Whenever I travel, I normally research and contact local artists and try to make a point to fit in at least one studio visit (in addition to the local museums and galleries). This adds a special memory to the trip and allows me to meet artists that are outside of the DC area. The first piece that came into my collection this way was a ceramic trompe l’oeil piece by Cathy Moberg, Good Fortune. Cathy works in Nashville and she allowed me to stop by her studio and see her works-in-progress. 

 Studio visits are important to me as a collector because it allows me to get to know the person and see the process that goes into creating the art. I normally come away from studio visits with a deeper understanding of what the artist was trying to convey and a greater appreciation for what the artist created. Some of my favorite studio visits have been to see the Baltimore based sculptor, Sebastian Martorana, the Washington DC based painter Trevor Young, and the New York based painter Tigran Tsitoghdzyan.

Do you have any advice for emerging or aspiring art collectors?

My advice to emerging or aspiring collectors is to jump in, collect what speaks to you and make it personal. For me, my collecting began with an appreciation for artistic craftsmanship. Adam Vinson’s trompe l’oeil works were so incredible to me that after five years, the memories of his first works I saw still stuck with me and led me to begin collecting.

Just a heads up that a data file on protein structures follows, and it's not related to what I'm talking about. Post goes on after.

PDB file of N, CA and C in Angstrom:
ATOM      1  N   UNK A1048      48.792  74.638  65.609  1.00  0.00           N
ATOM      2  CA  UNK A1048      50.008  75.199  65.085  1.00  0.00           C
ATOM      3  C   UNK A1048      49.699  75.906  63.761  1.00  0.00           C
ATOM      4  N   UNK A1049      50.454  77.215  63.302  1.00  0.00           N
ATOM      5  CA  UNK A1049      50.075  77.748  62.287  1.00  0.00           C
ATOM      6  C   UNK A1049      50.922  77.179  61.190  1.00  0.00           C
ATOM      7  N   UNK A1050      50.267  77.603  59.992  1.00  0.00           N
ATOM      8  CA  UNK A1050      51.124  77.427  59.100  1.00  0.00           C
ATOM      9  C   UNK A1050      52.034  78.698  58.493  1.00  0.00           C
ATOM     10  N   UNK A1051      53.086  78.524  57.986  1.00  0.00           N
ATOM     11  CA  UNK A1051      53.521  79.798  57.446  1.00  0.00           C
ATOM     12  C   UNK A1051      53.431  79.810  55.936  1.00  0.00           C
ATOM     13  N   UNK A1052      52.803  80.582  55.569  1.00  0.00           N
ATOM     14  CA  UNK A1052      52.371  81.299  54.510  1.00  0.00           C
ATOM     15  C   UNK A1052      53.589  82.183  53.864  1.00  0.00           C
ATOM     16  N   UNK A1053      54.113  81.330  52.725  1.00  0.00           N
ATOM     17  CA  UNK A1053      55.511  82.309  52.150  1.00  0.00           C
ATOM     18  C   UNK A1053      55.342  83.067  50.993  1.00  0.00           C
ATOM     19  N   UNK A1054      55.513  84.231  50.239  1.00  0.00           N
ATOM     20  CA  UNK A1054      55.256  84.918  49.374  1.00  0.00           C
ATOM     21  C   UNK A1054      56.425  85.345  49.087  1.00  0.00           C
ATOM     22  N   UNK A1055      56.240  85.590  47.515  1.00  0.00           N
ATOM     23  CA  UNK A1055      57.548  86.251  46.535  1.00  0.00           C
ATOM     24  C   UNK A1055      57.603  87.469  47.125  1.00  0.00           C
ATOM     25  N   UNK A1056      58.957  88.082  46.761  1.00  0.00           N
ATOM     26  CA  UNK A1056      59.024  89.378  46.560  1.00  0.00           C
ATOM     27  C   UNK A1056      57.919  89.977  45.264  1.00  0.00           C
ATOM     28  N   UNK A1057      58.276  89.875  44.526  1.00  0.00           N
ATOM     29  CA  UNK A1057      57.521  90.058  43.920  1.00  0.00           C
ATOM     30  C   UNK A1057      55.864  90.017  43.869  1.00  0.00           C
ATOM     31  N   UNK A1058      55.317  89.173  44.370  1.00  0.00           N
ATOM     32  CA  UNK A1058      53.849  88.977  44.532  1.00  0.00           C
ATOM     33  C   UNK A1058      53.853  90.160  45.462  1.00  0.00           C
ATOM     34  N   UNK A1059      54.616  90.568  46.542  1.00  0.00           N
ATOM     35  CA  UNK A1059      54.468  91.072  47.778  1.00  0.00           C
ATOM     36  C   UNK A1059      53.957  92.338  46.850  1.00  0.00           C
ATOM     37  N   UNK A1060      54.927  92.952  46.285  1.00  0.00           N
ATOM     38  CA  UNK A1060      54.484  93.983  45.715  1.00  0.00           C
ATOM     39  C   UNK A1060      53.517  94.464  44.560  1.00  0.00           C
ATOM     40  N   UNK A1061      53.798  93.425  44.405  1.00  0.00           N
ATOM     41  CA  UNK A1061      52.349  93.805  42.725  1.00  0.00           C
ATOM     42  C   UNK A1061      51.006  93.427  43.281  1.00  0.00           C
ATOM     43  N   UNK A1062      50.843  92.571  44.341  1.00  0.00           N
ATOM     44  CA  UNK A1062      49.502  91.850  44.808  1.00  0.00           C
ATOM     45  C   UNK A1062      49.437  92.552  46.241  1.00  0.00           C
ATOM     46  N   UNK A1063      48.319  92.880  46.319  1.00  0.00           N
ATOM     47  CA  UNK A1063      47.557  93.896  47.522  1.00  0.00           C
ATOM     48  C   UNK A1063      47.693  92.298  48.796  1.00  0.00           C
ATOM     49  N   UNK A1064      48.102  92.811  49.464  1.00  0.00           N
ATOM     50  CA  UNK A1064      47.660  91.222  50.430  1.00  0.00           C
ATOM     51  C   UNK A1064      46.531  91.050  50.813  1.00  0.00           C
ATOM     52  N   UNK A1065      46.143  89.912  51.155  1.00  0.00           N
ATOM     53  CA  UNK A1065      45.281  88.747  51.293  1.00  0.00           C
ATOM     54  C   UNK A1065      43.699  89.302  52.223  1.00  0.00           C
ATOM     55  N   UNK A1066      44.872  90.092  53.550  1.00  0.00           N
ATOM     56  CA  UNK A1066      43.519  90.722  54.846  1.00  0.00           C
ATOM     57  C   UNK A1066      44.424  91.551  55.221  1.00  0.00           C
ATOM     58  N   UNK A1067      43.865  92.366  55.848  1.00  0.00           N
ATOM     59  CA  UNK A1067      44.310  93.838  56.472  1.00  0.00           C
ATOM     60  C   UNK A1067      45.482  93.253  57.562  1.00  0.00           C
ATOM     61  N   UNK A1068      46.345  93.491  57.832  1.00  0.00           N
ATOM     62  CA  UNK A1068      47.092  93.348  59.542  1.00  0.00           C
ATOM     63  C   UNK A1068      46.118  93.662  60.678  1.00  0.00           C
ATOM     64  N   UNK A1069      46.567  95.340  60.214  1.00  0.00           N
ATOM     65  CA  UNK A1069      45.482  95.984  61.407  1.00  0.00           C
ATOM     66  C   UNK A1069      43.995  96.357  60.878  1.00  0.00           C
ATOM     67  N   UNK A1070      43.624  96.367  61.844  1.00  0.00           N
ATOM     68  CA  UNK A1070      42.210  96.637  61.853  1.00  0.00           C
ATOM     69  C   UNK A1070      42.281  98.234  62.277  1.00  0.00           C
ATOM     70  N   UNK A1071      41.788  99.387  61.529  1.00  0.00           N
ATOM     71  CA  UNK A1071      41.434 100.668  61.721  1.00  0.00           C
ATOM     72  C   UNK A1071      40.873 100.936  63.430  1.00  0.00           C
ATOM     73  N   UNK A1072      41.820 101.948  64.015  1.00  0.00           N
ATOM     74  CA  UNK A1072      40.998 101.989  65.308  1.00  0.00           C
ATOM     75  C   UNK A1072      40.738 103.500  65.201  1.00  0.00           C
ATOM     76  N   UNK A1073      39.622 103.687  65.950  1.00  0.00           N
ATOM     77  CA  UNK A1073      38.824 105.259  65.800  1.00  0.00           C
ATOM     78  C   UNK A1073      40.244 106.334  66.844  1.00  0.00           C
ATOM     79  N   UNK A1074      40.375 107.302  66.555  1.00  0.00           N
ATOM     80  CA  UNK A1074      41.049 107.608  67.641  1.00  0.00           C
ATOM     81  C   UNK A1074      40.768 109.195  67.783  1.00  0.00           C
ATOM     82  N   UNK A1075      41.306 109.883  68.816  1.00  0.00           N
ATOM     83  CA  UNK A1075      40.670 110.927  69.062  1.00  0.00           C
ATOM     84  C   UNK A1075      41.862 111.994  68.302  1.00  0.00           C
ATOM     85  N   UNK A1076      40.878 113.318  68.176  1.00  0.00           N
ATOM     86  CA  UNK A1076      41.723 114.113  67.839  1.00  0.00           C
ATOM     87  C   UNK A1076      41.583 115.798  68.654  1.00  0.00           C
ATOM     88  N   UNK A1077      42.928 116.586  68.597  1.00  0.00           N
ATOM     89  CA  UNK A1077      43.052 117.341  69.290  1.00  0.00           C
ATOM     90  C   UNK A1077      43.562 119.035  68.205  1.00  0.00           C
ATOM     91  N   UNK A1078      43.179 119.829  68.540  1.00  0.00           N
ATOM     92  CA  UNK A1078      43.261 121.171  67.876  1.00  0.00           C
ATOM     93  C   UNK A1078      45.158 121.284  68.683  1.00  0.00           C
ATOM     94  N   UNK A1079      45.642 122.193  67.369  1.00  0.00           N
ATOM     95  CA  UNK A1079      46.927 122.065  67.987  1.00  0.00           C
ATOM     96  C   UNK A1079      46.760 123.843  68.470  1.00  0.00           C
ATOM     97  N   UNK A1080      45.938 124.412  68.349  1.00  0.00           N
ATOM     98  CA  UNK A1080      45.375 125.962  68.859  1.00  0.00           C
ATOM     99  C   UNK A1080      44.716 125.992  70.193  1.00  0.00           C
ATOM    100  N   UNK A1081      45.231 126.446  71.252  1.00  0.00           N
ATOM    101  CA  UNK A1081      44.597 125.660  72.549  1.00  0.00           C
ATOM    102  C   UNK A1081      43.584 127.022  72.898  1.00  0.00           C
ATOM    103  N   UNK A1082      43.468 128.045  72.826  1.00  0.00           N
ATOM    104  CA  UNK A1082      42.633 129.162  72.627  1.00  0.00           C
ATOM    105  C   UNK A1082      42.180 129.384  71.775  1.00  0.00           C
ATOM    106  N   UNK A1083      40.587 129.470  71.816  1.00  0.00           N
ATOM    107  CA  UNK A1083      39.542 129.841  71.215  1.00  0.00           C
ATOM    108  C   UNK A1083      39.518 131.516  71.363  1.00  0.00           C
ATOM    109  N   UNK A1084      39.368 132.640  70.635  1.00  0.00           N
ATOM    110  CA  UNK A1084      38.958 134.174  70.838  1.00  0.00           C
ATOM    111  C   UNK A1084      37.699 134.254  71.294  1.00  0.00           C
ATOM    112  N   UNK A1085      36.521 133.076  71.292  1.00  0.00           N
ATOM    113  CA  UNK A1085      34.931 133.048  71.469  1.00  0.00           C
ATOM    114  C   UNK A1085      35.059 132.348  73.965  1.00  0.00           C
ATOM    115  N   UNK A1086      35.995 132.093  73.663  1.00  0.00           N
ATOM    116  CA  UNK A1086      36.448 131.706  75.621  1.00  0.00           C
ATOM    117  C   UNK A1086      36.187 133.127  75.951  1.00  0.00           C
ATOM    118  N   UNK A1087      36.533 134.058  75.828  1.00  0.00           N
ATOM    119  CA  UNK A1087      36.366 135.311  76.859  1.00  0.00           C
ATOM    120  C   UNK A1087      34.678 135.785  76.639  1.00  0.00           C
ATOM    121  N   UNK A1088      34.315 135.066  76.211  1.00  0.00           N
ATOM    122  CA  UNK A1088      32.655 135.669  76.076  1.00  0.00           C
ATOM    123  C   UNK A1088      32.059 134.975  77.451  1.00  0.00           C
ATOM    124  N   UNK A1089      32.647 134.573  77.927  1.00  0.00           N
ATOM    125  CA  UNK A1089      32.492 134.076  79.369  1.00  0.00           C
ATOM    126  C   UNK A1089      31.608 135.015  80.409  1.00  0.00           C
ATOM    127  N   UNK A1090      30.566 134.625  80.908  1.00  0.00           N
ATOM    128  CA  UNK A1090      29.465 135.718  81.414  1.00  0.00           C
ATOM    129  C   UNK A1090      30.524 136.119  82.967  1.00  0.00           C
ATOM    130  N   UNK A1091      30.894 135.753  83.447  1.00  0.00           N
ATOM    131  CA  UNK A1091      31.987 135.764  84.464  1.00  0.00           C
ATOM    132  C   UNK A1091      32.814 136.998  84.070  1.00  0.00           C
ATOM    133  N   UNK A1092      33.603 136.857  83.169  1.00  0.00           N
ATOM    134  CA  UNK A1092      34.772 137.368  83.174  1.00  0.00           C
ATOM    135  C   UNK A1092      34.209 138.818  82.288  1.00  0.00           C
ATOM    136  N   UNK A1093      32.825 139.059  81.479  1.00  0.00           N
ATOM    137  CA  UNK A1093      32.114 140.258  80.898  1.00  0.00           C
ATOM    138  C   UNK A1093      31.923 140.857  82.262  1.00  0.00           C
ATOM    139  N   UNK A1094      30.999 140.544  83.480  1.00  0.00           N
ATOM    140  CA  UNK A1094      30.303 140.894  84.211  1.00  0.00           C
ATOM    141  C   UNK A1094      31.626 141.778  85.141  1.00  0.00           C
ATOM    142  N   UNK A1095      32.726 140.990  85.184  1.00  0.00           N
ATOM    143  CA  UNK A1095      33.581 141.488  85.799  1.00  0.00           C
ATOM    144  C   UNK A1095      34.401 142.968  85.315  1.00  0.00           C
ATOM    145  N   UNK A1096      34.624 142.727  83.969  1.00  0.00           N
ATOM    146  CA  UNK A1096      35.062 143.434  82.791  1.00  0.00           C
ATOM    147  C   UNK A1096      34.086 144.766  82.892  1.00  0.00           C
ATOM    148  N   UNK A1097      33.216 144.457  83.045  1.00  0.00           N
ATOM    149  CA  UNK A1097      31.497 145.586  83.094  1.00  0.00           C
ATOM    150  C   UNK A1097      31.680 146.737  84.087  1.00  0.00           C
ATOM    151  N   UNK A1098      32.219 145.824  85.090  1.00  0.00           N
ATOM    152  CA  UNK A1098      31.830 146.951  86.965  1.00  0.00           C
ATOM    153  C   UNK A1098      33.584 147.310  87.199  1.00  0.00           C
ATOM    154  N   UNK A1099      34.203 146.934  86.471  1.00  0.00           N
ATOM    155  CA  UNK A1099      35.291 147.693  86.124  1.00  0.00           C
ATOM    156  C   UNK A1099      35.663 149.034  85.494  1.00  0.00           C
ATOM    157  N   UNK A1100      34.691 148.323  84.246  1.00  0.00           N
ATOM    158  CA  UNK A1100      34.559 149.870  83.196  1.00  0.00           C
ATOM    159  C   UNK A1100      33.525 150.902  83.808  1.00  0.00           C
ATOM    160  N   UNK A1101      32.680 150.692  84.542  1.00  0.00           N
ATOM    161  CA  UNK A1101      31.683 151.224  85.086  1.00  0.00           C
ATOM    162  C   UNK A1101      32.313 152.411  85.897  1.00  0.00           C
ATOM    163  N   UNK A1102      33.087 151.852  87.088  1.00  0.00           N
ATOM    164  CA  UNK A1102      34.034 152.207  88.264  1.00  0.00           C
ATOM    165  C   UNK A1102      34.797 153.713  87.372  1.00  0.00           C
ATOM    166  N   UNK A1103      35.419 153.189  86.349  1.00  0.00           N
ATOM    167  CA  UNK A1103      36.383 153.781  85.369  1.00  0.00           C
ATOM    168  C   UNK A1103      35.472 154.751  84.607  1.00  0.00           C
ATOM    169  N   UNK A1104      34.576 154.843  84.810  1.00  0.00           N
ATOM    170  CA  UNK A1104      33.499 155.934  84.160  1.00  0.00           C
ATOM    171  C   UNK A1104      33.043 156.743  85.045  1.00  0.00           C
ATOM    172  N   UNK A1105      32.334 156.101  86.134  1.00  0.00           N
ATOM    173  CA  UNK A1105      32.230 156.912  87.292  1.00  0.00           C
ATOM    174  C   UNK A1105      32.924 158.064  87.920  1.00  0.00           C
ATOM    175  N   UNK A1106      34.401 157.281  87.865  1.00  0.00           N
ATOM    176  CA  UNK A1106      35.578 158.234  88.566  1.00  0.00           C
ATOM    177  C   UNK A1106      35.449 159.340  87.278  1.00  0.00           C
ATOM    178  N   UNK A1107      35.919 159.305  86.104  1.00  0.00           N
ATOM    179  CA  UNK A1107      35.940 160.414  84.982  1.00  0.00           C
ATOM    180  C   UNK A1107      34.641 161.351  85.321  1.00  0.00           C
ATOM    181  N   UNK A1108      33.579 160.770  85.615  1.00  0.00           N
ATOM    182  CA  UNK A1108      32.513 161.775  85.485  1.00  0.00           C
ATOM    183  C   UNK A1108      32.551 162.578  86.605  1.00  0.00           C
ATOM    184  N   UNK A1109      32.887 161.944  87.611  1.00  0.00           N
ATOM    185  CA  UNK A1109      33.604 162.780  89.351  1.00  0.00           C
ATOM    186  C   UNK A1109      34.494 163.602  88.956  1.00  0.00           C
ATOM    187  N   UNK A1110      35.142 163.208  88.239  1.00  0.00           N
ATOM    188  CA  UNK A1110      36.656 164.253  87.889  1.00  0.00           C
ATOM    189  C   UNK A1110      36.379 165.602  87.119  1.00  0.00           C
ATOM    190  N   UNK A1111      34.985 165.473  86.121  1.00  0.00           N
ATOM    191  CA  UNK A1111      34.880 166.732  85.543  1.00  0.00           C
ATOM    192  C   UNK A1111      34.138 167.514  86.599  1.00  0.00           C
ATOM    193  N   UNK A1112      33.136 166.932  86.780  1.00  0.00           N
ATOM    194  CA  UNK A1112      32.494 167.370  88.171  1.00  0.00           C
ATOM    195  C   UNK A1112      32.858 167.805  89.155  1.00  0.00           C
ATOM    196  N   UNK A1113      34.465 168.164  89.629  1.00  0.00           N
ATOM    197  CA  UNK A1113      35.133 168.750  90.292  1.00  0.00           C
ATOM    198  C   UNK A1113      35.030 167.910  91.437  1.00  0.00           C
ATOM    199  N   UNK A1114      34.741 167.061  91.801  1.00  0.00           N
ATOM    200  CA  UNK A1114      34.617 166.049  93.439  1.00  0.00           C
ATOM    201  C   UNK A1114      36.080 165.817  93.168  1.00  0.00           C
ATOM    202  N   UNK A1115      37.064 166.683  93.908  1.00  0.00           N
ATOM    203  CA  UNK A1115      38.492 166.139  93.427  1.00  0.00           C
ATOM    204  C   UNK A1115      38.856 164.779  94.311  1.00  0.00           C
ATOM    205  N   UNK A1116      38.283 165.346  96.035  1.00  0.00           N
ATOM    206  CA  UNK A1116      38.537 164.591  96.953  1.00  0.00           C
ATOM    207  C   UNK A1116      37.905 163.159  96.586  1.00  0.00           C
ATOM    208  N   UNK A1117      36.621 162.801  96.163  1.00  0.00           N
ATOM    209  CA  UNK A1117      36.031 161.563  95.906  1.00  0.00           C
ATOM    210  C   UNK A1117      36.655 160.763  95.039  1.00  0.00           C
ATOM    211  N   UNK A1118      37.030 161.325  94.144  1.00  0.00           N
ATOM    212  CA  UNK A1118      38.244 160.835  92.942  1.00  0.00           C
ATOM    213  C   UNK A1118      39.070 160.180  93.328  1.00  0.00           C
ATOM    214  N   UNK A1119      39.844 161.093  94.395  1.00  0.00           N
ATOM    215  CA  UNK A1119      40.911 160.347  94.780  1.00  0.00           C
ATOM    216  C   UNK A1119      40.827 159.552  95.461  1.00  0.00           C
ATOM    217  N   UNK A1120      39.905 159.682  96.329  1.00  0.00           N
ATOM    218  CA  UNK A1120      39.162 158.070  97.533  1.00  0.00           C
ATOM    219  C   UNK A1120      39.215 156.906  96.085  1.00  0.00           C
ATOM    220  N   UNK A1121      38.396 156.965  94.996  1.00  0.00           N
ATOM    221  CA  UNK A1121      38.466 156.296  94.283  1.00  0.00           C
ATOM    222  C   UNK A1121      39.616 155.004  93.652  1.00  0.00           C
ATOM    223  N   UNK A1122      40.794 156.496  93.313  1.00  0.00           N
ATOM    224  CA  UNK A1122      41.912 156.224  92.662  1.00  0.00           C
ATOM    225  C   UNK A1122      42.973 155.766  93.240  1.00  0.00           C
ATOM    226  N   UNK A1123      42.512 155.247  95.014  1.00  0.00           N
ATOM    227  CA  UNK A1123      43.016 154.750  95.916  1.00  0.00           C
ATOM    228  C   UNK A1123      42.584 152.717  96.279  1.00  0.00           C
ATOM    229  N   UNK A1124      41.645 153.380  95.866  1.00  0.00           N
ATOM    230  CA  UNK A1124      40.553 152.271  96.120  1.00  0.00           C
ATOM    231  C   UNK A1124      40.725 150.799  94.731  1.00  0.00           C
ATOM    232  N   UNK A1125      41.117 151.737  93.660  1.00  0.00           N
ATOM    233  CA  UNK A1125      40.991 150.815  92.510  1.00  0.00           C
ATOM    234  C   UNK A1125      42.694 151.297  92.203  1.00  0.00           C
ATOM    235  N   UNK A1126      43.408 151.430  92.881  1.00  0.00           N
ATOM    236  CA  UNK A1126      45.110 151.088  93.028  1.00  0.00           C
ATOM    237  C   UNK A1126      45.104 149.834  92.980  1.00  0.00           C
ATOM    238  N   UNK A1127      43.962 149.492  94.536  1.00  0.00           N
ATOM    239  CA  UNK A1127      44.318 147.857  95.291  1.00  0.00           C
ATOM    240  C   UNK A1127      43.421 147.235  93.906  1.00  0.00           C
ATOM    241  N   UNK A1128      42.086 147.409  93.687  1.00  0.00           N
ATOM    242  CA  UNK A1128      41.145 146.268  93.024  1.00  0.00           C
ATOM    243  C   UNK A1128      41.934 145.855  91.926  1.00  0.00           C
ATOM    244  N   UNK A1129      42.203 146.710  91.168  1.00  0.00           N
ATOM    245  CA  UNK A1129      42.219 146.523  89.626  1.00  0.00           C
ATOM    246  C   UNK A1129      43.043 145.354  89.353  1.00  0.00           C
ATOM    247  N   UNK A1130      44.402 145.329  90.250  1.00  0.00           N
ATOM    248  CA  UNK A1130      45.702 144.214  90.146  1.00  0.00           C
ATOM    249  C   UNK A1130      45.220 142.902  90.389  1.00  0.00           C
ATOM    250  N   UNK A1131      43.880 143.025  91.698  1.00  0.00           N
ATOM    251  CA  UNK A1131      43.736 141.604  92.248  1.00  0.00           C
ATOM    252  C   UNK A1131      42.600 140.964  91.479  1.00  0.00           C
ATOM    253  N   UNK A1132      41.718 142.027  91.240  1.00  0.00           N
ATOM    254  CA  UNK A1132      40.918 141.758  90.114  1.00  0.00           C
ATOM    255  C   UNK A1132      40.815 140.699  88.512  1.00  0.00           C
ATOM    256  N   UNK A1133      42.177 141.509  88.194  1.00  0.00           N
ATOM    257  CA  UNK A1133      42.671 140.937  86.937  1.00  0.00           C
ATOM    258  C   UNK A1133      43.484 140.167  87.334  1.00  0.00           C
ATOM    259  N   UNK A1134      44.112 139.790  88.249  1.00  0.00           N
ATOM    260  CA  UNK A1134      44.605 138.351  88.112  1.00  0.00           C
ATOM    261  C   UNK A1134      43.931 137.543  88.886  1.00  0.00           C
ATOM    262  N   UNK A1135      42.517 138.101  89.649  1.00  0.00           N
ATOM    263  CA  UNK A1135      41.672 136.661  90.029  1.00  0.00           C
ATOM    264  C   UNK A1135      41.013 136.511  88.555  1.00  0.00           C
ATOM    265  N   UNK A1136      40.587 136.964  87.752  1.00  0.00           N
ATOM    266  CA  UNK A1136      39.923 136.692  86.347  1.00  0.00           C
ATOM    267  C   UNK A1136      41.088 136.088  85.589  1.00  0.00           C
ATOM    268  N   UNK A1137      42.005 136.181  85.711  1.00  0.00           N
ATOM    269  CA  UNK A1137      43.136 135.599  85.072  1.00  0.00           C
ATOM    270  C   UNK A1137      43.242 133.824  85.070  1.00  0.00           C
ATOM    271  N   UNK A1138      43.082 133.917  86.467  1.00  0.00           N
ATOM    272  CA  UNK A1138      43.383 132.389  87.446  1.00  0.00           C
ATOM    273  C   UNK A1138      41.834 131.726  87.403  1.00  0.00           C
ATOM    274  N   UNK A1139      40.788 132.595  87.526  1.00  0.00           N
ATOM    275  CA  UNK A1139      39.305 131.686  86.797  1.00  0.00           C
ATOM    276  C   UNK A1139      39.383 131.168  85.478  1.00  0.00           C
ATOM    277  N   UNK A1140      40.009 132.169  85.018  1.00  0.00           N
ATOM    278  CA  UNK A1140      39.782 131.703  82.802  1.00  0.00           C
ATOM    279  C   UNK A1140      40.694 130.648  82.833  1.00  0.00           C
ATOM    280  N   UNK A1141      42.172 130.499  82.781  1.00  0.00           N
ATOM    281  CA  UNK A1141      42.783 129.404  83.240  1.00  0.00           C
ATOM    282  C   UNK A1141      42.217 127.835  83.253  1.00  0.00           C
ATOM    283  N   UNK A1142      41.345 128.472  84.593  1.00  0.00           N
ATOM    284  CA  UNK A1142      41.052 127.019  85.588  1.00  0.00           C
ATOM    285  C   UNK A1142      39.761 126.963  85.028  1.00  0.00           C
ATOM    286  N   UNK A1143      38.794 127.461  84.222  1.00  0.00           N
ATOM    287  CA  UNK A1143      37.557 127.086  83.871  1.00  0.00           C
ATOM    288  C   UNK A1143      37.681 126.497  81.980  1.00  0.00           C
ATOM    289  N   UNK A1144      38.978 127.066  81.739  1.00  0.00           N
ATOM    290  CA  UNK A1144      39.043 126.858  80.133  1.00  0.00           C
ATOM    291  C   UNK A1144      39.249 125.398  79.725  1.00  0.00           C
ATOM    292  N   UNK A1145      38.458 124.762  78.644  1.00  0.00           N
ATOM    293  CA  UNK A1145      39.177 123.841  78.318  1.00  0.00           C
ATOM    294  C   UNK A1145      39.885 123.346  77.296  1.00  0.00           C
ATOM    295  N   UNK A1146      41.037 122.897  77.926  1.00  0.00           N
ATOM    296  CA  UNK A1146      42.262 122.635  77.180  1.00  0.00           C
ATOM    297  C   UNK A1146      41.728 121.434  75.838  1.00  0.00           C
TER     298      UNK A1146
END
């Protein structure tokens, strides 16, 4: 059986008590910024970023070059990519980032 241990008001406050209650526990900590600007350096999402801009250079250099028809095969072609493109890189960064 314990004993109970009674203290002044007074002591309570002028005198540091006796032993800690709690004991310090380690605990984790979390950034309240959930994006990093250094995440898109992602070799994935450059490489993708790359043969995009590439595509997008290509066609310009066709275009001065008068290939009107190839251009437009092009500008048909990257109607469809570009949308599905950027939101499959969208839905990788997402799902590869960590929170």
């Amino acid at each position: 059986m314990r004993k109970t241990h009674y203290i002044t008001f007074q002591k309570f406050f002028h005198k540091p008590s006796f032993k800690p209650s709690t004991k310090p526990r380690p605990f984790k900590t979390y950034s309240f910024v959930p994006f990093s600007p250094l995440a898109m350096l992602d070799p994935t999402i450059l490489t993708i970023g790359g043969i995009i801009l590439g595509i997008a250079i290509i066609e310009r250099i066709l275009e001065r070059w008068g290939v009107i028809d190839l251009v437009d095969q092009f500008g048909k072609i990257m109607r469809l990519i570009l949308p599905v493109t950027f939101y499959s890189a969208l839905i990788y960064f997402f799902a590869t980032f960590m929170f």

My biggest regret in terms of collecting is that I did not start sooner. Before I began collecting, I believed that in order to acquire “good” art, I would have to spend a small fortune. The reality is that there is a lot of great art available at every price point.  Some of my favorite works in my collection were the least expensive.

My appreciation for the art in my collection is largely based on the stories behind the works. Nearly every piece of art in my collection has a personal story for me – a story about the art or about the artist. That personal connection makes the art more than an aesthetic addition to my home. It makes the collection a record of the stories and people in my life.